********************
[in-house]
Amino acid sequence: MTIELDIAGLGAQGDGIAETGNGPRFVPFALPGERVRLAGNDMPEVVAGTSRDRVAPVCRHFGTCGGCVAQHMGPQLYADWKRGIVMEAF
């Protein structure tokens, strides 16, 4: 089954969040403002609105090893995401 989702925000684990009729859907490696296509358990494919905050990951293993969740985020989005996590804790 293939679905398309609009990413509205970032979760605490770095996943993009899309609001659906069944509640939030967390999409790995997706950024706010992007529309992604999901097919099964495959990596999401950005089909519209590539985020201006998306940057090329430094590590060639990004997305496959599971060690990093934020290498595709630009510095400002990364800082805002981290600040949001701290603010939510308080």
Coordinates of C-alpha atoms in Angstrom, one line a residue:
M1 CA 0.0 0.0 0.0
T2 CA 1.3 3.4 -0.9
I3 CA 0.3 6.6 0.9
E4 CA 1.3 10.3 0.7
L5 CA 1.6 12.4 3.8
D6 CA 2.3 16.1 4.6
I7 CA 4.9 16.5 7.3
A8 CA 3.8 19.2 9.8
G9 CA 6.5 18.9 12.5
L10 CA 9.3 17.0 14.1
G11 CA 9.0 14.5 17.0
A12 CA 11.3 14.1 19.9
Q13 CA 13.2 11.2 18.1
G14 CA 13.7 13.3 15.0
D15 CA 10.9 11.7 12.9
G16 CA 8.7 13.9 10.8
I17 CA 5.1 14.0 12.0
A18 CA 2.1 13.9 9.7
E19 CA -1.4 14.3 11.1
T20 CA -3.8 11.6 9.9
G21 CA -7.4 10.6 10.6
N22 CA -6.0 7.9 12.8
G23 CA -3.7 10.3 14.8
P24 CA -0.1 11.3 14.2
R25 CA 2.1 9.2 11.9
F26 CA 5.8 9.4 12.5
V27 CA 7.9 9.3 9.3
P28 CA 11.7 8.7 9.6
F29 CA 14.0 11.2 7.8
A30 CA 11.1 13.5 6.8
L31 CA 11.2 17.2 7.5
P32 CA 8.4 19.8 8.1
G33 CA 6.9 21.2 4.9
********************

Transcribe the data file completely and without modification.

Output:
[in-house]
Amino acid sequence: MTIELDIAGLGAQGDGIAETGNGPRFVPFALPGERVRLAGNDMPEVVAGTSRDRVAPVCRHFGTCGGCVAQHMGPQLYADWKRGIVMEAF
């Protein structure tokens, strides 16, 4: 089954969040403002609105090893995401 989702925000684990009729859907490696296509358990494919905050990951293993969740985020989005996590804790 293939679905398309609009990413509205970032979760605490770095996943993009899309609001659906069944509640939030967390999409790995997706950024706010992007529309992604999901097919099964495959990596999401950005089909519209590539985020201006998306940057090329430094590590060639990004997305496959599971060690990093934020290498595709630009510095400002990364800082805002981290600040949001701290603010939510308080």
Coordinates of C-alpha atoms in Angstrom, one line a residue:
M1 CA 0.0 0.0 0.0
T2 CA 1.3 3.4 -0.9
I3 CA 0.3 6.6 0.9
E4 CA 1.3 10.3 0.7
L5 CA 1.6 12.4 3.8
D6 CA 2.3 16.1 4.6
I7 CA 4.9 16.5 7.3
A8 CA 3.8 19.2 9.8
G9 CA 6.5 18.9 12.5
L10 CA 9.3 17.0 14.1
G11 CA 9.0 14.5 17.0
A12 CA 11.3 14.1 19.9
Q13 CA 13.2 11.2 18.1
G14 CA 13.7 13.3 15.0
D15 CA 10.9 11.7 12.9
G16 CA 8.7 13.9 10.8
I17 CA 5.1 14.0 12.0
A18 CA 2.1 13.9 9.7
E19 CA -1.4 14.3 11.1
T20 CA -3.8 11.6 9.9
G21 CA -7.4 10.6 10.6
N22 CA -6.0 7.9 12.8
G23 CA -3.7 10.3 14.8
P24 CA -0.1 11.3 14.2
R25 CA 2.1 9.2 11.9
F26 CA 5.8 9.4 12.5
V27 CA 7.9 9.3 9.3
P28 CA 11.7 8.7 9.6
F29 CA 14.0 11.2 7.8
A30 CA 11.1 13.5 6.8
L31 CA 11.2 17.2 7.5
P32 CA 8.4 19.8 8.1
G33 CA 6.9 21.2 4.9